Milton Lopes and Amelia Cavallo in the Graeae production of The Threepenny Opera
There are a few subjects in the theatre studies world that are popular at present. One that is emerging (and it’s about time) is disability performance in its various forms. Another that is more widely established, though still fairly new when considered within an academic time frame, is performativity. This term often scares people when they first come across it as it sounds like one of those made up words that academics use to seem intelligent and therefore unintelligible. It is a word that was invented to describe a fairly complex philosophical concept. To put it simply, performativity is… well, it’s not something that one can really put simply… I will however argue that disability and performativity are interconnected, and that this has implications on how disability interacts with theatrical performance.
Performativity comes from J.L. Austin’s book How To Do Things With Words. In this, Austin says that certain speech acts or performative utterances “do” things. The iconic example is that of a marriage whereby saying “I do” to someone in that setting, with an audience, in the right “costume”, creates a married couple. I could turn to someone on the bus and say the same things one might say in a marriage ceremony, but it wouldn’t have the same meaning, legal and social connotations, or performative quality. It wouldn’t “do” anything other than make the person next to me extremely uncomfortable.
Since Austin, performativity has been made popular by Judith Butler and Queer theory. Butler uses performativity to describe how identities manifest themselves in society, particularly when relating to gender and sexuality. In a nut shell (a very general one) Butler says that the signifiers for man, woman, straight, gay, and all identities in-between are performed, that these performances are repeated constantly on a subconscious level, and that these performed behaviors are learned social constructs. The fact that I wear make-up and skirts denotes “woman”, and is something I was taught. It is not a necessary part of being “female”, but is something that I do constantly as a socially excepted (expected?) behavior. This has also been related to race and culture. My accent is American and some of the ways I carry myself socially fit much more snuggly into US culture than that of my British second home.
Now add this to disability studies, or more specifically crip theory, a close relative of queer theory. Crip theorists such as Carrie Sandahl state that disability is a performed identity, and that while Butler says performativity exists through subconscious and repeated behavior, Sandahl argues that disabled people are constantly aware of and using the performative in a fully conscious way. To explain what that means, I’ll give a personal example. I’m a blind woman (a performative statement in itself), and walk around with a white cane. I often have an “audience” when I walk down the street as people who are not use to seeing visual impairment out in the open tend to stare as I pass. I also often have to interact with and respond to performative utterances such as, “do you need any help?” or “Are you completely blind?” or “You’re doing so well/are so inspiring/insert patronizing compliment here,” with an appropriate, polite response. On a more general level, Sandahl in particular discusses various performative constructs that disabled people often find themselves faced with, usually consisting of “passing” (deflecting attention from disability through humour, intimidation and various other means) or “cripping up” (enhancing signifiers of disability in order to look “more” disabled).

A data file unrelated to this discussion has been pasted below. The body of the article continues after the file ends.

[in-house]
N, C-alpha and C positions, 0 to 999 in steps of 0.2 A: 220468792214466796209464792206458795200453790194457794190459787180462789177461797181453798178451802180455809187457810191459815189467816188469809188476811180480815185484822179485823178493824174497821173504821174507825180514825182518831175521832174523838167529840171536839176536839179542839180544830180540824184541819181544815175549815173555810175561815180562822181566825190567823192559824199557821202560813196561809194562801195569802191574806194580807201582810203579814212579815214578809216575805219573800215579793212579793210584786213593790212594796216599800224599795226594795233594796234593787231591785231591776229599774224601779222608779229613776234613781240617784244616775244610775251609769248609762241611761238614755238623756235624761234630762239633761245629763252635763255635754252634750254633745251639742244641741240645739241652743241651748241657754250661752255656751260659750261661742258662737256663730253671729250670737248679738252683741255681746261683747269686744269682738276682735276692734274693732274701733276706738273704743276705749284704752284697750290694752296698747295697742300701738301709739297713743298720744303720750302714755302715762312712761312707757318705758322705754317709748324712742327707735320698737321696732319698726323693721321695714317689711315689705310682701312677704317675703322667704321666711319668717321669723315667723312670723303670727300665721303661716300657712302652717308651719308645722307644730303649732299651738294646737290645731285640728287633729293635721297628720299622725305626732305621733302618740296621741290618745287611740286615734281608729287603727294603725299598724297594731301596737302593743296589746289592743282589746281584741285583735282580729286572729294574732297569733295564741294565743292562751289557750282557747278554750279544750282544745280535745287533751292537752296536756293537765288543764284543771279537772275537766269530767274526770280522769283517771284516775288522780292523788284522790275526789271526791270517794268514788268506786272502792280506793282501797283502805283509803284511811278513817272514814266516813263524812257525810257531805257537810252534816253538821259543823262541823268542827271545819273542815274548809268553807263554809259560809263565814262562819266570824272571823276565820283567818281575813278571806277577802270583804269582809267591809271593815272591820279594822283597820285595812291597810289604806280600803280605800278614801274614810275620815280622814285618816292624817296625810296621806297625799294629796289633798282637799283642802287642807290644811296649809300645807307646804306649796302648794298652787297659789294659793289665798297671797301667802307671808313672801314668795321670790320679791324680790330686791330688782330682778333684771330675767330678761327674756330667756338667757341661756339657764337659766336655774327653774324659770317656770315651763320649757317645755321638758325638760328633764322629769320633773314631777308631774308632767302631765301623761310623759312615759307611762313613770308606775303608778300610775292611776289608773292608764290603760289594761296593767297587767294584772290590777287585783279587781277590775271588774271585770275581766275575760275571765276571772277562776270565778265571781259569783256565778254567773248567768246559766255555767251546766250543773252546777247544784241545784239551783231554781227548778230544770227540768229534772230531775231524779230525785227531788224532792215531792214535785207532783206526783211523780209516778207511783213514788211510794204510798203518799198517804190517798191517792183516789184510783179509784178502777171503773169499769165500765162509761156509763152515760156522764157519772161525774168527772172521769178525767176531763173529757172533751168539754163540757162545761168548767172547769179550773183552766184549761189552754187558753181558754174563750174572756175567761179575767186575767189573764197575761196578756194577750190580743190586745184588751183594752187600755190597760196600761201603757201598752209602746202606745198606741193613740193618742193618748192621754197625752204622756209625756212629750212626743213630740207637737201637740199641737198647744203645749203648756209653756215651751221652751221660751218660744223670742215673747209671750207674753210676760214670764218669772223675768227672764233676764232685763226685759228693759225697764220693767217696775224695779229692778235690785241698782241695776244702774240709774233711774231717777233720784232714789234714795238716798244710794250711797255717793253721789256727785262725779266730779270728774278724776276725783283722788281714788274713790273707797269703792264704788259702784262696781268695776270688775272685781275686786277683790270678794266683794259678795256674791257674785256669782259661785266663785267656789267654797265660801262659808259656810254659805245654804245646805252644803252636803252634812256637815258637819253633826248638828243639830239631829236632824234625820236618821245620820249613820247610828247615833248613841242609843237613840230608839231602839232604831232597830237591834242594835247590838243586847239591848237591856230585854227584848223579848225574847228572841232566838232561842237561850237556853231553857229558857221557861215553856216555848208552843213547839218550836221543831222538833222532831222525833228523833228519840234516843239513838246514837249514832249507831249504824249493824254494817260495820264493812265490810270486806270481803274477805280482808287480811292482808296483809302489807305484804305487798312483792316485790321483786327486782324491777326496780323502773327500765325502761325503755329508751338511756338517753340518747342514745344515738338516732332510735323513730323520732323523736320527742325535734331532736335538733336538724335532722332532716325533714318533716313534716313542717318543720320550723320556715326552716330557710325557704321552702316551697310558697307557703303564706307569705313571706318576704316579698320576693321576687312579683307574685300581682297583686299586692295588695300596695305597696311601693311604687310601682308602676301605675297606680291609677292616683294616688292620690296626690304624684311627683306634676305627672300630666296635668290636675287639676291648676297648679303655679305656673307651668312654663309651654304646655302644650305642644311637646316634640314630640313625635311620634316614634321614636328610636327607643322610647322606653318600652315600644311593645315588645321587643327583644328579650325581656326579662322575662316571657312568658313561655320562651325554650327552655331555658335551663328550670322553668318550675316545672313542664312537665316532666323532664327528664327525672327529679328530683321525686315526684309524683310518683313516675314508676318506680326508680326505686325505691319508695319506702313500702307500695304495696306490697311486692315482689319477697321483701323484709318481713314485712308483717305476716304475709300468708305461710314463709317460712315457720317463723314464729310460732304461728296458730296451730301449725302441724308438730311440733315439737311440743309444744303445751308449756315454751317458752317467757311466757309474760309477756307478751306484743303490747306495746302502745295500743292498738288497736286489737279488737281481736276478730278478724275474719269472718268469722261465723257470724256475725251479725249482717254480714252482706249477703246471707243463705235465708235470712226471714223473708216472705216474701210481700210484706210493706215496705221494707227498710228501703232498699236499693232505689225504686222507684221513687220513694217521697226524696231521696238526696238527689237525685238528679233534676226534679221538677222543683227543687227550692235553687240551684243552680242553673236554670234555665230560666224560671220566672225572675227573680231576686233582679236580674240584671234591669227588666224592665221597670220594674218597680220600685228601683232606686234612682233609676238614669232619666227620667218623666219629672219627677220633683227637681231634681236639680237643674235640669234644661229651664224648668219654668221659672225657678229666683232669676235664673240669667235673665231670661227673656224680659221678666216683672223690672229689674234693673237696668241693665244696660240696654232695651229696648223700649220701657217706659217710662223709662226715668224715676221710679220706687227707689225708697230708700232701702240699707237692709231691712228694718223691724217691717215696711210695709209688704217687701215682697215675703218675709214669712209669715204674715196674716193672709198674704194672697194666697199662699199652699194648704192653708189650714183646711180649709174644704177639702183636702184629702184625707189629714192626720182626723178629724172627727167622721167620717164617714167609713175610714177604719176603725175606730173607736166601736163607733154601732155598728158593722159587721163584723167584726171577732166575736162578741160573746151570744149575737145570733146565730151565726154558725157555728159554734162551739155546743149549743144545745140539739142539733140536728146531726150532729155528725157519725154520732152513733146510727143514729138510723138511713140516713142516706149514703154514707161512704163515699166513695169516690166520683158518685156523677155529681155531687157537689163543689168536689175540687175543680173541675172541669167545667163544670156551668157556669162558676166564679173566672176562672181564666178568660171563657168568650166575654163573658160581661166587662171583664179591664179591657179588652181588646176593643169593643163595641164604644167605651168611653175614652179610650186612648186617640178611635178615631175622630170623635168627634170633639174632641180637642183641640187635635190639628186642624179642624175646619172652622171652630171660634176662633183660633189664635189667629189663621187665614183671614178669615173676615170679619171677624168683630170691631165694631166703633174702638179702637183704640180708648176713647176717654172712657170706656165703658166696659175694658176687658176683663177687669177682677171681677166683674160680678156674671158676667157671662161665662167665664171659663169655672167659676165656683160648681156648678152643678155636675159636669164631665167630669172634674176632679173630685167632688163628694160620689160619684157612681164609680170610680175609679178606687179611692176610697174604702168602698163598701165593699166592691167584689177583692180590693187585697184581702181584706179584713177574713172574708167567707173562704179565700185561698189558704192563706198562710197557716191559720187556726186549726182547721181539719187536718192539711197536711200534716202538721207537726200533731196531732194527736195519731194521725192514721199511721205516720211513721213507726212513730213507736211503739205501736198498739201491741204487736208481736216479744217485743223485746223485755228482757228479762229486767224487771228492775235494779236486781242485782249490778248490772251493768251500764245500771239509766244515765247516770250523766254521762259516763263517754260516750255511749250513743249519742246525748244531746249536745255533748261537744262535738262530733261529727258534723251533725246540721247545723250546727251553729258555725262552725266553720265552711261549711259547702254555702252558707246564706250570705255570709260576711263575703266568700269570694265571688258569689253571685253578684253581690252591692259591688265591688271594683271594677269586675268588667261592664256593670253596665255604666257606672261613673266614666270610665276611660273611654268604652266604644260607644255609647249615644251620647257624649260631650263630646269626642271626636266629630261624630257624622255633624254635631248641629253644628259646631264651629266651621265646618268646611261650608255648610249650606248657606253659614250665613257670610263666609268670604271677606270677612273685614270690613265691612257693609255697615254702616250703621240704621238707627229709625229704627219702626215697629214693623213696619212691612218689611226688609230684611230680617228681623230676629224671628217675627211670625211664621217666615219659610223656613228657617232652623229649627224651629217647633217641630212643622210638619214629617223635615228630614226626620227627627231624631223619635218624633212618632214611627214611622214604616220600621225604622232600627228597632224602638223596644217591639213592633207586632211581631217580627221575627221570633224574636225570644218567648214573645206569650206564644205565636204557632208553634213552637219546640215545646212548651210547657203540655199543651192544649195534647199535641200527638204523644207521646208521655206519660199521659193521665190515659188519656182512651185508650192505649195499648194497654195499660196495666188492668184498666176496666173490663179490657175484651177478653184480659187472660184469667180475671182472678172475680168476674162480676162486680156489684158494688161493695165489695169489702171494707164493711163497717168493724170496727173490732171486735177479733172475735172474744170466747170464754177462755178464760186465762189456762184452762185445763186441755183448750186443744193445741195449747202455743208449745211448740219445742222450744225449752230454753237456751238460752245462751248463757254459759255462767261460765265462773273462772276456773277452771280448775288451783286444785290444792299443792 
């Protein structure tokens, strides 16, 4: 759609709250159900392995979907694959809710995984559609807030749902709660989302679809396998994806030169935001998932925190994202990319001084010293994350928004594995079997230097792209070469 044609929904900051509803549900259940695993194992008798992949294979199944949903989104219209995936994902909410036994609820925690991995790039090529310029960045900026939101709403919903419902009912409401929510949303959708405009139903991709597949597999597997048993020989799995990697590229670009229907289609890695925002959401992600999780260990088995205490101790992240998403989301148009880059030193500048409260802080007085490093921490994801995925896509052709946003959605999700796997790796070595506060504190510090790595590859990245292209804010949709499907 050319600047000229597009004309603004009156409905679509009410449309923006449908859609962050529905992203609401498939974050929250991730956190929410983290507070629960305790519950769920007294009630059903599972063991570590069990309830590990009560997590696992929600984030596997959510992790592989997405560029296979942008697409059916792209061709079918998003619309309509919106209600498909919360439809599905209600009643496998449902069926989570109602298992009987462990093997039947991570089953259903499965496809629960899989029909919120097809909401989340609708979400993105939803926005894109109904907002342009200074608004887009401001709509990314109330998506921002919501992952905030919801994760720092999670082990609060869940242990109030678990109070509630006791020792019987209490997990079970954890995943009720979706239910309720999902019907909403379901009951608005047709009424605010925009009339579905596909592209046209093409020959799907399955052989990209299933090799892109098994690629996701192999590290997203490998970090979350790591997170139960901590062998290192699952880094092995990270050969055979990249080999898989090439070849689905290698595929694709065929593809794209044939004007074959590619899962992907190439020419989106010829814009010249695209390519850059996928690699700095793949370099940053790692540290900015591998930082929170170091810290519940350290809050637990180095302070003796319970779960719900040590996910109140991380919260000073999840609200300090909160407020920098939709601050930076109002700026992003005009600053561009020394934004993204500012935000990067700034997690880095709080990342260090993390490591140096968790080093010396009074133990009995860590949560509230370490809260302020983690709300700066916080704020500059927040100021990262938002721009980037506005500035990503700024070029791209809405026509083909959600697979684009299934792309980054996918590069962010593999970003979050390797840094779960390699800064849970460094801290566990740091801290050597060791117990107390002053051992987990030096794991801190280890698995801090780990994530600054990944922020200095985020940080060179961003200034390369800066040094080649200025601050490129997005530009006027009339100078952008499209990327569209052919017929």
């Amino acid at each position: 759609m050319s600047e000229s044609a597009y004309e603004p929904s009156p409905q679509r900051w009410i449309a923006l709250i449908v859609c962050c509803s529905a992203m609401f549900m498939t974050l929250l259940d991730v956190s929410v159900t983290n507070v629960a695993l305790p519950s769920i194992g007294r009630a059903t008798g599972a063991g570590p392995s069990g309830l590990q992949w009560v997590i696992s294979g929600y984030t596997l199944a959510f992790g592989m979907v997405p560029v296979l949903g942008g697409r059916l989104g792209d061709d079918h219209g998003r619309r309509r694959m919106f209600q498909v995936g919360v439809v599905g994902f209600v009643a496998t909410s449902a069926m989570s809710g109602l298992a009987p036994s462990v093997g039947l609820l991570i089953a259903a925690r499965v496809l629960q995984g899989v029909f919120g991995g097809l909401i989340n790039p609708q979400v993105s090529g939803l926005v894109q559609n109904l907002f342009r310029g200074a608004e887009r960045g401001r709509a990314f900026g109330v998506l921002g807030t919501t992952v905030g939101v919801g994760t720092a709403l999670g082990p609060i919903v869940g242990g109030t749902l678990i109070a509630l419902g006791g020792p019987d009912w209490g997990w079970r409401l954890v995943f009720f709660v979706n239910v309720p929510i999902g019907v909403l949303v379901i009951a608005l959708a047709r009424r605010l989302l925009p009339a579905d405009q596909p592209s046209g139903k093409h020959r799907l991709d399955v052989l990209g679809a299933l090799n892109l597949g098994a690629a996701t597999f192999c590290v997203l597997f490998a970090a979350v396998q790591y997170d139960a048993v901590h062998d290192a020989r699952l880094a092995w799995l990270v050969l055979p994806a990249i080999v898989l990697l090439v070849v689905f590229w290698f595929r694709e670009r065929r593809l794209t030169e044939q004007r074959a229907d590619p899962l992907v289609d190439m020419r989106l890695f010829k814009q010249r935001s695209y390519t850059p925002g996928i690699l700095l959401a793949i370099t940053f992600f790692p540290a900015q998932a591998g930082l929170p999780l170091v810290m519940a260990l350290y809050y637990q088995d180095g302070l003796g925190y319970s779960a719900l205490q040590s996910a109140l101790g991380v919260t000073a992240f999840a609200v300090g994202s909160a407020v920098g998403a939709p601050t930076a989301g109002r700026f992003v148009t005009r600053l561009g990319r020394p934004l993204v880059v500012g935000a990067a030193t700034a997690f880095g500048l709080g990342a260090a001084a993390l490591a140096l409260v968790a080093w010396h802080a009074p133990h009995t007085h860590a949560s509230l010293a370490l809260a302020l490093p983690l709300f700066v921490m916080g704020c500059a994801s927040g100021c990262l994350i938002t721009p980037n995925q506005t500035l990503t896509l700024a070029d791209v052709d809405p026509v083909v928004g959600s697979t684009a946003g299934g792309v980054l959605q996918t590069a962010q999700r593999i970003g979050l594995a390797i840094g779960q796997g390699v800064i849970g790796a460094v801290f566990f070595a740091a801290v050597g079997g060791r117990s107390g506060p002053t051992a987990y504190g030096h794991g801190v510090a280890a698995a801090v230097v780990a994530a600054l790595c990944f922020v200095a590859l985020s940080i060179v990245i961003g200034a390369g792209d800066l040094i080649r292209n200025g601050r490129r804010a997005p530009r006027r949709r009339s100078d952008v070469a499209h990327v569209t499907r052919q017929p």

Finally, add performance into the mix and what do you get? An inherently and consciously performed identity in a performance space that tends to cater much more to the non-disabled world. When one does see a disabled performer, often the shock value of something other than the norm happening is just as impressive as the individuals performance. That or, in my experience, people get “passed” in that people think the person is faking for the sake of some character choice.
That may sound ridiculous, but I often find myself fighting to own my identity on stage as, according to the vast majority of people I have spoken to, I don’t “look” blind… whatever that means. (Sorry for not following the social construct. I’ll quickly get some sunglasses and start rocking back and fourth like Stevie Wonder…) Imagine saying to someone they don’t look black. Thing is, in my opinion, putting disability on stage and studying it in the academic world is a political statement in its vary nature, because it is currently not of the norm. Yes, when one sees a fantastic disabled performer, hopefully the judgement is on their performance. However, it seems impossible at present to get away from statements like “While watching your performance, I forgot you were disabled!” (“How much can you see? You’re so inspiring! You don’t look blind…”) No one says to Brad Pitt when they see him perform, “I forgot you were a white, heterosexual male.” He gets to own his identity.
Until disability gets to that point, we clearly have more work to do, and by “we” I mean everyone. In the meantime, in my humble opinion, it is those who embrace this performative and political nature of disability on stage who will push boundaries and create interesting work. Here’s to the now then and the continual mixing of these subjects, both on stage and in the academic brains of the future.